He was a really handsome Black man. It wasn’t until I asked him the time and he pointed to his watch with a small gesture that I realized he was deaf. We talked every day after that on our commute to work. He carried pen and paper; I took an American Sign Language (ASL) class and bought a sign language dictionary.
He was not born deaf. Childhood illness: spiked temperature, high fever. He was taunted — “Dummy!” — and teased for not being able to talk.
He didn’t wear a hearing aid. You couldn’t see his disability. He told me he didn’t like wearing a hearing aid. It “hurt” and the rewards are smaller to the deaf community than to parents and to the medical profession who foist it on them.
Hearing people are the ones obsessed with sound, said scholar of the deaf Arden Neisser, and “no living creature organizes its behavior around something it doesn’t have.” Dogs with three legs go running on as if they had four.
A deaf woman wrote that a hearing aid created cacophony: not the sound of the human voice she most wanted, but all the sounds she did not — like going from a dusty trail in Montana to midtown Manhattan. Traditional occupations for the deaf were printmaking and lithography or other positions near loud machinery.
And if that bus we rode to work each day broke down, who would explain to this deaf passenger that he was being told to get off? He could’ve driven; he had a newer model car. His daughter told me it had been stolen once already and that he couldn’t hear the commotion when it was broken into, which it was constantly. I didn’t even know deaf people could drive, let alone get a driver’s license. He coached other young deaf people on how to pass their driver’s exams.
The man told me he was esteemed and accepted in his own community: the deaf culture.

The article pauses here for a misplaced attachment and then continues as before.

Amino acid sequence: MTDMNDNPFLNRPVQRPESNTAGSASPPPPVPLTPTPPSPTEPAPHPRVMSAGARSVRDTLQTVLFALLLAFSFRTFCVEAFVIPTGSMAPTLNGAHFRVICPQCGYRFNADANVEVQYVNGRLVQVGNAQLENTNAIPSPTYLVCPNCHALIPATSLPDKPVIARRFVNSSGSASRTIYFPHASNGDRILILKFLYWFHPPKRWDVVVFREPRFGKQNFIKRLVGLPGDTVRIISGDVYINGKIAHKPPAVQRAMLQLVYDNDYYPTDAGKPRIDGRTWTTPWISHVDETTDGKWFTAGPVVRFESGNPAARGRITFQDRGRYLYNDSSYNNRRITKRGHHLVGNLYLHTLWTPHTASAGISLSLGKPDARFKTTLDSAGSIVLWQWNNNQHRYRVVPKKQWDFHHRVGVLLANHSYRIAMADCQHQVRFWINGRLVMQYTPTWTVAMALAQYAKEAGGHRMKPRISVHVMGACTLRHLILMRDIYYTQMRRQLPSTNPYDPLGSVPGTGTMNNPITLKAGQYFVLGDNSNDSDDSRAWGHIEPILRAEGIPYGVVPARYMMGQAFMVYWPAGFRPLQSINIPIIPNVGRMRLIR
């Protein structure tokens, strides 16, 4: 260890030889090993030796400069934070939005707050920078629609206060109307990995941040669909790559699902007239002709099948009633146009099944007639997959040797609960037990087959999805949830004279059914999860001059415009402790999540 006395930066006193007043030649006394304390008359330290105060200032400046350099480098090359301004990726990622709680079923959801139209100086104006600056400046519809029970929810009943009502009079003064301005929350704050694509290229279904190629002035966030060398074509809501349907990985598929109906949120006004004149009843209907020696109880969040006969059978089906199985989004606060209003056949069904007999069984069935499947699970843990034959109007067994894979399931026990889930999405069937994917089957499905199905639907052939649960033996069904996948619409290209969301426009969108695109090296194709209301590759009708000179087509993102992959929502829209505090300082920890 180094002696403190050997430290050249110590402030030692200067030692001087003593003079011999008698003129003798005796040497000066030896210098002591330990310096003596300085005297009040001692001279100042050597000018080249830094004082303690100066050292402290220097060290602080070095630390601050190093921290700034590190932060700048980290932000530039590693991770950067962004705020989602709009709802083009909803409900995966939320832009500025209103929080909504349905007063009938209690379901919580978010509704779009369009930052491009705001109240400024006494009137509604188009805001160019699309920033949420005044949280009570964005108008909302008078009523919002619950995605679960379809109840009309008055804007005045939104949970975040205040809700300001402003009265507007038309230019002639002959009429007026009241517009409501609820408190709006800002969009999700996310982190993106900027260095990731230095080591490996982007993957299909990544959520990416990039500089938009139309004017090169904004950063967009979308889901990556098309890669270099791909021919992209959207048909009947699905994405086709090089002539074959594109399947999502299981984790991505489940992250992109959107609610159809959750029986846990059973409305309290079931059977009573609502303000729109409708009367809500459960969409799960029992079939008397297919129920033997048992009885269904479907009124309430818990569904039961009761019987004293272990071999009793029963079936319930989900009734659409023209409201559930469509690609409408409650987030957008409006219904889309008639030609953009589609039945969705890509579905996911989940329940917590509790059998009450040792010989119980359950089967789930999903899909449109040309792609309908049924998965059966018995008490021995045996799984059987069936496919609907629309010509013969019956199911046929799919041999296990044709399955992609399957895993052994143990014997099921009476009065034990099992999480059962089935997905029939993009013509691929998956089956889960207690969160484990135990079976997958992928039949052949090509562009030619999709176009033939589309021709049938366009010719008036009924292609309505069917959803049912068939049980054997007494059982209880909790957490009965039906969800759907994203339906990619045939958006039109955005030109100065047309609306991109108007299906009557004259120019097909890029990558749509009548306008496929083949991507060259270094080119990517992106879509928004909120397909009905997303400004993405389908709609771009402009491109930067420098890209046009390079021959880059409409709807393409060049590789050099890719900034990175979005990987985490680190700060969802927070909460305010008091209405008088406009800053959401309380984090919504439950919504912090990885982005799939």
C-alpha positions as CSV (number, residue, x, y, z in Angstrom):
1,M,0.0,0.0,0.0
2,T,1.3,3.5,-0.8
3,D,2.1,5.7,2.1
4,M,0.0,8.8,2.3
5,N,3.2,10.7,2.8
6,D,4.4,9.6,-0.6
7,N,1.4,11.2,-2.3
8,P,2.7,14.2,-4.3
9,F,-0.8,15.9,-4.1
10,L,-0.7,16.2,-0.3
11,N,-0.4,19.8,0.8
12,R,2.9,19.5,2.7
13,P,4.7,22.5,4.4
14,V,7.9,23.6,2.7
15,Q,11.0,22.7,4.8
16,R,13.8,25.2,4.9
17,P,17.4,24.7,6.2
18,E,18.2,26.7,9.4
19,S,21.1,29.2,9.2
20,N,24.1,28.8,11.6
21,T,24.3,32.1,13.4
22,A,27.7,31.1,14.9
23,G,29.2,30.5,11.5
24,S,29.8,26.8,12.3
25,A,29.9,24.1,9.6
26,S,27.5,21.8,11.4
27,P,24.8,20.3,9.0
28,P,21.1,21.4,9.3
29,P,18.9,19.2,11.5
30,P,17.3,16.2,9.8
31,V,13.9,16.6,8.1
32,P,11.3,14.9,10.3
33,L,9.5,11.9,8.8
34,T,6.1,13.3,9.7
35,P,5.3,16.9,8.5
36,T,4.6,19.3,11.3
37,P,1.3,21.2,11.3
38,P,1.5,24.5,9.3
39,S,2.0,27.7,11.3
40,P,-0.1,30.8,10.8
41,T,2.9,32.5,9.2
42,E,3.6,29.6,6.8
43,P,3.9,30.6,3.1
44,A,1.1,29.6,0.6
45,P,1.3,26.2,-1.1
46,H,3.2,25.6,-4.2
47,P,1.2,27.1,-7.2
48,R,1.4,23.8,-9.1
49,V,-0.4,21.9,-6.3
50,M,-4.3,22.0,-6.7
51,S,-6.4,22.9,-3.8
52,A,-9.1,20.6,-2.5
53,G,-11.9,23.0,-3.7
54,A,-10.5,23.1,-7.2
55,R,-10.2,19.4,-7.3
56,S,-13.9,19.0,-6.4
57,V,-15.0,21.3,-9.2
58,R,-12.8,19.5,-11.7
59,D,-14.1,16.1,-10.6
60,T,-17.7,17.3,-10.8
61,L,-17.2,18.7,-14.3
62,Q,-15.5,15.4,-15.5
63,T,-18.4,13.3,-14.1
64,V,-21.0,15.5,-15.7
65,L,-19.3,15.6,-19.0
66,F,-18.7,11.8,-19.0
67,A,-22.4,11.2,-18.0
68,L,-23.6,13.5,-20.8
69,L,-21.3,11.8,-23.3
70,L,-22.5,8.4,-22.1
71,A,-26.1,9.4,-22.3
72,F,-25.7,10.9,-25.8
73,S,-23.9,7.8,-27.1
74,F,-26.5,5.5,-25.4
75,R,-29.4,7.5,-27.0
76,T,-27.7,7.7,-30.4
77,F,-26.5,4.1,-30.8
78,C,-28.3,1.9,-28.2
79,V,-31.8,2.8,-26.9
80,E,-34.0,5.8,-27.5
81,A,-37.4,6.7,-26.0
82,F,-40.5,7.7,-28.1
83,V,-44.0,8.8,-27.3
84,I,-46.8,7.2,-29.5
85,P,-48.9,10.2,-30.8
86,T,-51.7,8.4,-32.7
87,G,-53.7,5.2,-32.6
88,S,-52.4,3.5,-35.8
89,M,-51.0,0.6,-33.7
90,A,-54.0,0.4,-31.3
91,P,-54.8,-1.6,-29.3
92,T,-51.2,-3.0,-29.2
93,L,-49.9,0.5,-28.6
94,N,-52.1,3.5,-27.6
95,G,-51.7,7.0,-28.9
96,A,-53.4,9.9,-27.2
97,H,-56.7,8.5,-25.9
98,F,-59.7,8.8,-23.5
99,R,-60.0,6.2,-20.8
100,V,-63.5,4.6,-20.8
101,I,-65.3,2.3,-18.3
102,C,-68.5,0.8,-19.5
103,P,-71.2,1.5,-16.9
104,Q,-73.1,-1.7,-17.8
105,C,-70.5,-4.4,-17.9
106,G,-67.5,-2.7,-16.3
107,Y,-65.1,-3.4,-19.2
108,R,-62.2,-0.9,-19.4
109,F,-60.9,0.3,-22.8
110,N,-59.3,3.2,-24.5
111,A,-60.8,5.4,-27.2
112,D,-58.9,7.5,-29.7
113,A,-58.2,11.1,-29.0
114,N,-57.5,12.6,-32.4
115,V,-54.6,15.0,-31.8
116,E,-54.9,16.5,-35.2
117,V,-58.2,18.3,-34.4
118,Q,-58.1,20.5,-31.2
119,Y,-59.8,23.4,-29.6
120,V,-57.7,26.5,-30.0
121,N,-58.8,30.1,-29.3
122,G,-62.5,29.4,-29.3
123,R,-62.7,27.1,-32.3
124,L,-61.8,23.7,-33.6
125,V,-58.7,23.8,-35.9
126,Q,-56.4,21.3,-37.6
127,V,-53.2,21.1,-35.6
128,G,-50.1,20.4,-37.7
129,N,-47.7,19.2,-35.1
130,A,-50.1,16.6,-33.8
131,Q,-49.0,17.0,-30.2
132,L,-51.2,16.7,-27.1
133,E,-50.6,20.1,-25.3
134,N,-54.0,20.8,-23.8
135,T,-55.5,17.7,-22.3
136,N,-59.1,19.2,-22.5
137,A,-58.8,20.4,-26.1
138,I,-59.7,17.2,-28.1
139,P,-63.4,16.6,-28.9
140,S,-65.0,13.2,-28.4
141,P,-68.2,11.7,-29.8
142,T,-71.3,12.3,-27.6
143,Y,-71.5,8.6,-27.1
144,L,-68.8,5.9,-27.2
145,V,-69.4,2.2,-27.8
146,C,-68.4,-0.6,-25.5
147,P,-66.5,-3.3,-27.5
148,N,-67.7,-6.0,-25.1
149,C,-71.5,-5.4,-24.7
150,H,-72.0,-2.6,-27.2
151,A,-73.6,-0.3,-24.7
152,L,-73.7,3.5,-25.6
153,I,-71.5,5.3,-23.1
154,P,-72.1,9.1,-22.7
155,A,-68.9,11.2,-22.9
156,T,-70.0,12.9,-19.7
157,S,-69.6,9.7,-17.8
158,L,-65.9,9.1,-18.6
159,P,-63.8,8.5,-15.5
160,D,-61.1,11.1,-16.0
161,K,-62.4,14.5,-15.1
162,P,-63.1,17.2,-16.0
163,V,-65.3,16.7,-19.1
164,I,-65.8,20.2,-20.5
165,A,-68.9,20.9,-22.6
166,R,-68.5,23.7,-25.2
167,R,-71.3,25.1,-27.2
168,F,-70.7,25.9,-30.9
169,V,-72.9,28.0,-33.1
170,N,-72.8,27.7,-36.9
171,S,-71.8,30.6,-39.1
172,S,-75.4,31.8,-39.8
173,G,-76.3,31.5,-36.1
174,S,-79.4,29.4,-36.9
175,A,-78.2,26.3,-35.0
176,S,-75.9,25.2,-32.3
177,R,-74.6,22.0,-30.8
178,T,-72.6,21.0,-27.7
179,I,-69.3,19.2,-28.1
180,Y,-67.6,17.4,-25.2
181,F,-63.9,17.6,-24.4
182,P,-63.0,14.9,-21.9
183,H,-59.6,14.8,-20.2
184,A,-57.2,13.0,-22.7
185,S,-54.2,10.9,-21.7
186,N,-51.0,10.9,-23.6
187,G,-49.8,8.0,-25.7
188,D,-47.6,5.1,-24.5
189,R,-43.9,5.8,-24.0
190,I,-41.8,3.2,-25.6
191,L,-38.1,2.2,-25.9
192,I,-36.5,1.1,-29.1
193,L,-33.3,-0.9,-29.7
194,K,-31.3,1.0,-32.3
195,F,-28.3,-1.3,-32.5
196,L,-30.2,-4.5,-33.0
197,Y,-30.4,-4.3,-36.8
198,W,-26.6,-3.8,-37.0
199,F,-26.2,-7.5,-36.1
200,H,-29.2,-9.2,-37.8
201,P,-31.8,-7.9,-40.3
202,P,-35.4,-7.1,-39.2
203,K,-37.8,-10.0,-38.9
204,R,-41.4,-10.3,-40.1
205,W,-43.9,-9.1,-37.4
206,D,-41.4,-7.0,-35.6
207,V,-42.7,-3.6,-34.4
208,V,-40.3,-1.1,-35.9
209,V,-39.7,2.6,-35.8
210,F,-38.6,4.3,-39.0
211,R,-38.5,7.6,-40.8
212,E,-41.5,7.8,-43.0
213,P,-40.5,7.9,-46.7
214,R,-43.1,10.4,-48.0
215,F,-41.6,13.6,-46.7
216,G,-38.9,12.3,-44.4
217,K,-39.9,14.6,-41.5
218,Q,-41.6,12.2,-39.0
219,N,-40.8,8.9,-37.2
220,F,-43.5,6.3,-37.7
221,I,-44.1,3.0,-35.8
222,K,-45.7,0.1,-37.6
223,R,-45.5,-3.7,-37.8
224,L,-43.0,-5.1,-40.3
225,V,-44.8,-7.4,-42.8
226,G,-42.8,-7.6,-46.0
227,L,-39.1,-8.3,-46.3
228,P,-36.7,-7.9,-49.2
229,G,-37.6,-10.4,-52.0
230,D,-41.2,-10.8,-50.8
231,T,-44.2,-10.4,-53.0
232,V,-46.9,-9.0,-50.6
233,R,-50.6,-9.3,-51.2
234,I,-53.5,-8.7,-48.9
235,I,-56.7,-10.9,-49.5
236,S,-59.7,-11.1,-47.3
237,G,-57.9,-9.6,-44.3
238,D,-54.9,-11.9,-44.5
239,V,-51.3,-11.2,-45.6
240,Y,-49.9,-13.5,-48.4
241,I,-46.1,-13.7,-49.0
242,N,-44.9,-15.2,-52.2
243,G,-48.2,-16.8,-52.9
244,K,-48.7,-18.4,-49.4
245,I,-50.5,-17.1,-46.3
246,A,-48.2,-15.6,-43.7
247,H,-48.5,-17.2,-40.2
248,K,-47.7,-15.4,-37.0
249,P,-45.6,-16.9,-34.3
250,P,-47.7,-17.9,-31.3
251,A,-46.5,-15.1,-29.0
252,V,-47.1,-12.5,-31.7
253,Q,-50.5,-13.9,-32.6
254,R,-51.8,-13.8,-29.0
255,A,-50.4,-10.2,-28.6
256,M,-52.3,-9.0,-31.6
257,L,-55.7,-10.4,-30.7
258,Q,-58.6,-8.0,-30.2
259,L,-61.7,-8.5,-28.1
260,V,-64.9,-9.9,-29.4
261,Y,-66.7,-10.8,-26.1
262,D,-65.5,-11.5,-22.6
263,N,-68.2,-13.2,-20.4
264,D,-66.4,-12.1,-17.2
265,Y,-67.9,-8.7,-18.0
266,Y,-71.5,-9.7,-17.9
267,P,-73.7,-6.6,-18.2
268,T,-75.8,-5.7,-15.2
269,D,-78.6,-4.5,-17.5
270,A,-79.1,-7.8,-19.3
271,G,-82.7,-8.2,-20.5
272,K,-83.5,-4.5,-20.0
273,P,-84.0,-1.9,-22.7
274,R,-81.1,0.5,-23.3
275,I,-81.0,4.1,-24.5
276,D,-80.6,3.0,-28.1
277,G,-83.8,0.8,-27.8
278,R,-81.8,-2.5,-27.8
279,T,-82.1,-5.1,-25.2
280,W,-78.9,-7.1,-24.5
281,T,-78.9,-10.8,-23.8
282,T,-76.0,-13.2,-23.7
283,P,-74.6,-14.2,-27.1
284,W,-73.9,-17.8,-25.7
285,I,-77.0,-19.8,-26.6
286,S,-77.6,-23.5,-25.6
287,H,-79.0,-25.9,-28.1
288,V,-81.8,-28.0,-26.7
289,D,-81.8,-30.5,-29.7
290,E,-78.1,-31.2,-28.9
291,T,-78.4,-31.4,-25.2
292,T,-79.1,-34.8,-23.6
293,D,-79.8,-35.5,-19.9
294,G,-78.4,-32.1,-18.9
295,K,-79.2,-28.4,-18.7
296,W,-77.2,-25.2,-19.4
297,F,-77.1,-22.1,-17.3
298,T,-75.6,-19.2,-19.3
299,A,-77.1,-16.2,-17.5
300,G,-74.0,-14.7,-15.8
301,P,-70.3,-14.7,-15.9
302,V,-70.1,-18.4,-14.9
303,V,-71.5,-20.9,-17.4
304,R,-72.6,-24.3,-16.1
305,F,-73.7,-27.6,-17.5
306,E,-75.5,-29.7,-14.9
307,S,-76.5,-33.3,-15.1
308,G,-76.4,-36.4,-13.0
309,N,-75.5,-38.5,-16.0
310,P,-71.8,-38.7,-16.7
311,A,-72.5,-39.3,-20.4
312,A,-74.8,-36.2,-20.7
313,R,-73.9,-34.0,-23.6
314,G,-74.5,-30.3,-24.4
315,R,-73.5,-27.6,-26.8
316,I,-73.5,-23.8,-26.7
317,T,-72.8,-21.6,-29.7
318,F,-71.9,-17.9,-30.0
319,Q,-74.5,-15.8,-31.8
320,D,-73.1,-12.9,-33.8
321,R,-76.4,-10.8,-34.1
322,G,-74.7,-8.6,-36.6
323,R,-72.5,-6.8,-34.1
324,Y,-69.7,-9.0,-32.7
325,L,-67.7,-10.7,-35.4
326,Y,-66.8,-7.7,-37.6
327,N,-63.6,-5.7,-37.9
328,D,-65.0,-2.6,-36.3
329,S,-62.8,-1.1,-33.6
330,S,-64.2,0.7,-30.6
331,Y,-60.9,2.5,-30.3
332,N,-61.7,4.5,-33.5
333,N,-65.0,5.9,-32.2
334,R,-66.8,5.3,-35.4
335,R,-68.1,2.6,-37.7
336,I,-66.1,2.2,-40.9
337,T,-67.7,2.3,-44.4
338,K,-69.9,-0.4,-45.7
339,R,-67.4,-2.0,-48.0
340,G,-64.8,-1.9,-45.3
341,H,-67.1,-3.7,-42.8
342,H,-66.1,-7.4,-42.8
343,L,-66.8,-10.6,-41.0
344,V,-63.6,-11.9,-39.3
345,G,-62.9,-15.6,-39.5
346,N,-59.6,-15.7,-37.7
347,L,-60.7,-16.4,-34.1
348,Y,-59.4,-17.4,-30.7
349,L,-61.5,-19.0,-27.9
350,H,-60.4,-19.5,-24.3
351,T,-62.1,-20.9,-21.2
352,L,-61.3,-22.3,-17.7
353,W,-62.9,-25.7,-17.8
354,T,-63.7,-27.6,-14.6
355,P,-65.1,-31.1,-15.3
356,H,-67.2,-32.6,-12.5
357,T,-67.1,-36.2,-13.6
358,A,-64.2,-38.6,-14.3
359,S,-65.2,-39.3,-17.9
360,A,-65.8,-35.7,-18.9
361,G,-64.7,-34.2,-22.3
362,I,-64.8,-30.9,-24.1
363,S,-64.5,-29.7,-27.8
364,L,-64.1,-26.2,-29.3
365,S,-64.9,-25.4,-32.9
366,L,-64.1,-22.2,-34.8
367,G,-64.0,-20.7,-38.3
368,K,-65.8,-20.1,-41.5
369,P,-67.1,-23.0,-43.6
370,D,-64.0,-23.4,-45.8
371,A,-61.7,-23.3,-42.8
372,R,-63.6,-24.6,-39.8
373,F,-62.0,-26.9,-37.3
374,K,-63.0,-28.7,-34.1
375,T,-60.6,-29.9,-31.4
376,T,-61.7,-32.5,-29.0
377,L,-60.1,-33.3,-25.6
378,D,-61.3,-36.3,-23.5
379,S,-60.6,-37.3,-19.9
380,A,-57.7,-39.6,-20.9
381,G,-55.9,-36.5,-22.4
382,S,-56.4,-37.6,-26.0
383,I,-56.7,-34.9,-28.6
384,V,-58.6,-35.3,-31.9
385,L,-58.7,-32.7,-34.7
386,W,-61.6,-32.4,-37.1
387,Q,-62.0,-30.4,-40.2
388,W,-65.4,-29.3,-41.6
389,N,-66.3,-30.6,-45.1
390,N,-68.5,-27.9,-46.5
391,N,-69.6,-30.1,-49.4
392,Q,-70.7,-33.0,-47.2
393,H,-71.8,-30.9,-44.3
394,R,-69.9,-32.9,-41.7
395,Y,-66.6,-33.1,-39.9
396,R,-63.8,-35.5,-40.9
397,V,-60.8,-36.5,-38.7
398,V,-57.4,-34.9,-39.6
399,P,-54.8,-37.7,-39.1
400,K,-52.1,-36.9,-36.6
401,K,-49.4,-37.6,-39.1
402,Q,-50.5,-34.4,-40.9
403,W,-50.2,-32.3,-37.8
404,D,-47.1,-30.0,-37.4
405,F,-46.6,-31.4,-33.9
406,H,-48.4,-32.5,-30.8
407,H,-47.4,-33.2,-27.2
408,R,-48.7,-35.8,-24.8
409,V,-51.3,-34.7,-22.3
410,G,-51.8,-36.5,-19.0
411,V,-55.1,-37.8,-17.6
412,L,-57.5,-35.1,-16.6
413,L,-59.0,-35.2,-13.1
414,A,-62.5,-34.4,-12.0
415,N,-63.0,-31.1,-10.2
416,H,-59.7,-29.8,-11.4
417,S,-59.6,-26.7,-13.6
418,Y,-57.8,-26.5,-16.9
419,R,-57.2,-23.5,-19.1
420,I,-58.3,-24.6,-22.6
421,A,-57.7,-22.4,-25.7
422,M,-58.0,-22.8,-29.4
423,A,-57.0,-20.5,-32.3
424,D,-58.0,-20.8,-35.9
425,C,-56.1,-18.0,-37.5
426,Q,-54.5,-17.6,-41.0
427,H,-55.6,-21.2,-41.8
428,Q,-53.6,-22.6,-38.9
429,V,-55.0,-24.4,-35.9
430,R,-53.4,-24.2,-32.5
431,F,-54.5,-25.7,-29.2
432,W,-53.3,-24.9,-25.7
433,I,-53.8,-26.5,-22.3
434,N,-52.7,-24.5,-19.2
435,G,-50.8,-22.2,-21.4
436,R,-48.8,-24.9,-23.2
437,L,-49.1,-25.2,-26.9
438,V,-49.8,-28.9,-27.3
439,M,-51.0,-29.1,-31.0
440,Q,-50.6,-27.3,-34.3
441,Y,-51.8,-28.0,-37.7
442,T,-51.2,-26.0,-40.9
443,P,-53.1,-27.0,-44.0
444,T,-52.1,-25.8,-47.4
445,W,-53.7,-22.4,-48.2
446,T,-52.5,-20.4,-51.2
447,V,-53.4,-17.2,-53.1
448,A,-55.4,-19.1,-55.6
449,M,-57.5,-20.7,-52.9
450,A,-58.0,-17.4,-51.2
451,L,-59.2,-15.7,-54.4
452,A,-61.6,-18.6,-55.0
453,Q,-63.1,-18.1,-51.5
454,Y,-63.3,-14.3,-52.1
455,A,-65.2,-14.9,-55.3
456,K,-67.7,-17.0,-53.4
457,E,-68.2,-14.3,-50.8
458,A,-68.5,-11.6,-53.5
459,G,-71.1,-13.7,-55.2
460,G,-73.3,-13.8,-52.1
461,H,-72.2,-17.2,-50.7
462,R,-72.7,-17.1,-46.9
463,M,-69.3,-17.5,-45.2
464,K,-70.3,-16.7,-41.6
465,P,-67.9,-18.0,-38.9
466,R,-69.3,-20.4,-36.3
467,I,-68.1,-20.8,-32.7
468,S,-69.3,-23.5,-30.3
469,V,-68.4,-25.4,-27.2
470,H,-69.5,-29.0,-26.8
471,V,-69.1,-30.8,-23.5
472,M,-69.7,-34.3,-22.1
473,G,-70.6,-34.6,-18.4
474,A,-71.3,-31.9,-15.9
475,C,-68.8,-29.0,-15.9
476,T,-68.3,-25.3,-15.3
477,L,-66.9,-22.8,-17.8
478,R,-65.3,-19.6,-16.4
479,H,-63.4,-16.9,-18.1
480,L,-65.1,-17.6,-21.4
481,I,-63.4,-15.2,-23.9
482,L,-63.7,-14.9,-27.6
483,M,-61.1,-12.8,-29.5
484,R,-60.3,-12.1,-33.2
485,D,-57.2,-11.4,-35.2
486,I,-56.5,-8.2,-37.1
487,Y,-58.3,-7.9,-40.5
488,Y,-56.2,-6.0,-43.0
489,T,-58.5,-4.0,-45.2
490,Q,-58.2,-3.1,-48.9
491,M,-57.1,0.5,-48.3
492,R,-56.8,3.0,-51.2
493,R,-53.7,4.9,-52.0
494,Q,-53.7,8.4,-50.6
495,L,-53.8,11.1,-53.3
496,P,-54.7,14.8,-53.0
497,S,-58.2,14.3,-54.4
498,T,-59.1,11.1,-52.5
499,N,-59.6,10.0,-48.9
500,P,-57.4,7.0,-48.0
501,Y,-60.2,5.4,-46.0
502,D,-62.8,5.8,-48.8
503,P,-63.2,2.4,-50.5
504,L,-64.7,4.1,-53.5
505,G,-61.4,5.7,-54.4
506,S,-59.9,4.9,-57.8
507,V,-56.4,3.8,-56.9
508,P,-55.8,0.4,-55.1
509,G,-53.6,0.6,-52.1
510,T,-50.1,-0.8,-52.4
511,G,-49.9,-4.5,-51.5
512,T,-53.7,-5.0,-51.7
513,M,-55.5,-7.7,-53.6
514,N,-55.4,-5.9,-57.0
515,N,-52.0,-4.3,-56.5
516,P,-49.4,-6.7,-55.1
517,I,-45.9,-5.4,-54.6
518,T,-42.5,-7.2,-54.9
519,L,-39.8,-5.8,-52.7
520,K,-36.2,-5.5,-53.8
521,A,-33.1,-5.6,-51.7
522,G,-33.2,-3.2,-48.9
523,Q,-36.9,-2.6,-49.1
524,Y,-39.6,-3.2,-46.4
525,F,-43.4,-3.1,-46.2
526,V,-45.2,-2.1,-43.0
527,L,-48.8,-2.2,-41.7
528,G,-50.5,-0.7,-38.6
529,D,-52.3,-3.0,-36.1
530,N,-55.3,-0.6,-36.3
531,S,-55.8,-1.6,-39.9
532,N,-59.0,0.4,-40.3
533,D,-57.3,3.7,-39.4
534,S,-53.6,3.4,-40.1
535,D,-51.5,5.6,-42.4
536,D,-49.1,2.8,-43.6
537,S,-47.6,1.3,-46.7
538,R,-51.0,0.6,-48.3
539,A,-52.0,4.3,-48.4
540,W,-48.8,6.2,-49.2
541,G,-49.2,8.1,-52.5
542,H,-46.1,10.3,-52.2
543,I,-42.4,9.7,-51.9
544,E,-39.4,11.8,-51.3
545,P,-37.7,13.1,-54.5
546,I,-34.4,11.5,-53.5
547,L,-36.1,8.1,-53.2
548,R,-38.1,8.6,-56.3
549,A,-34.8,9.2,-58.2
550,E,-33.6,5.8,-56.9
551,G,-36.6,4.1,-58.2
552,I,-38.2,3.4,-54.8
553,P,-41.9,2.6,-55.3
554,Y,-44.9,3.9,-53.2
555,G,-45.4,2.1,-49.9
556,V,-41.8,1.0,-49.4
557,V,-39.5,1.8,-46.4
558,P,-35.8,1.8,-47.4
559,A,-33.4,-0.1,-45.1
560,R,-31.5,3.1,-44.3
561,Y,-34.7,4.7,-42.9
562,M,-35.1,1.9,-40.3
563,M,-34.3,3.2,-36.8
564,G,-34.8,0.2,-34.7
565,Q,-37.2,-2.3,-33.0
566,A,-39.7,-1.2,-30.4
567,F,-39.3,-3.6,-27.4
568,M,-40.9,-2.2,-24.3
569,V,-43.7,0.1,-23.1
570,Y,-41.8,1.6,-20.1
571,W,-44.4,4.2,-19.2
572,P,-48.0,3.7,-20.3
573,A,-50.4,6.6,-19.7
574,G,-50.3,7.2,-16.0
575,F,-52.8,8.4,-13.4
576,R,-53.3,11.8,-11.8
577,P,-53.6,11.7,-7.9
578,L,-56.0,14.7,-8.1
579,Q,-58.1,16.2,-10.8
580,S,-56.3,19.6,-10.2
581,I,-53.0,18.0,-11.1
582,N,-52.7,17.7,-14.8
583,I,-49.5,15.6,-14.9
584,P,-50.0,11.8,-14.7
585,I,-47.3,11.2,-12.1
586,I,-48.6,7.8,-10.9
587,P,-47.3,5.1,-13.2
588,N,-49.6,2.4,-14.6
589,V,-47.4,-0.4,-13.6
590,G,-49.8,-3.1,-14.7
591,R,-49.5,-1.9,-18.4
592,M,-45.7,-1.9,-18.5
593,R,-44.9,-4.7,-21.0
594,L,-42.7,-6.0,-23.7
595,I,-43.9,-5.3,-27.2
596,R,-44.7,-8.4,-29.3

In an editorial to the Washington Post, Gallaudet University (the Harvard of deaf people) President I. King Jordan said, “More people are curious about, learning about, and becoming aware of deaf culture, the abilities of deaf people, and the richness of the deaf community. More people are coming to realize that deaf people really can do everything but hear.” There is deaf theater and deaf church.
The deaf man I knew was captain of his football team at the deaf high school in a city 50 miles from here. His picture hangs in the trophy case of the front hall. He ran three miles a day.
He won 10 gold medals in track at the Deaf Olympics. Someone told me, “That doesn’t count. How many other deaf people could there have been to run against?” 1,663 athletes competed in the World Summer Games for the Deaf in Cologne, West Germany in 1981.
In the deaf community, David Alan Stewart writes, sport organizes, socializes, creates heroes and guardians, and reinforces rituals and values. Sport is a safety valve. The deaf man I knew drew pictures of the cutting tape at the finish line.
A coach once complained that deaf athletes can’t be ignited to fight or compete, that their parents in an effort to spare them further hardship do not push them; overprotect, even restrict them.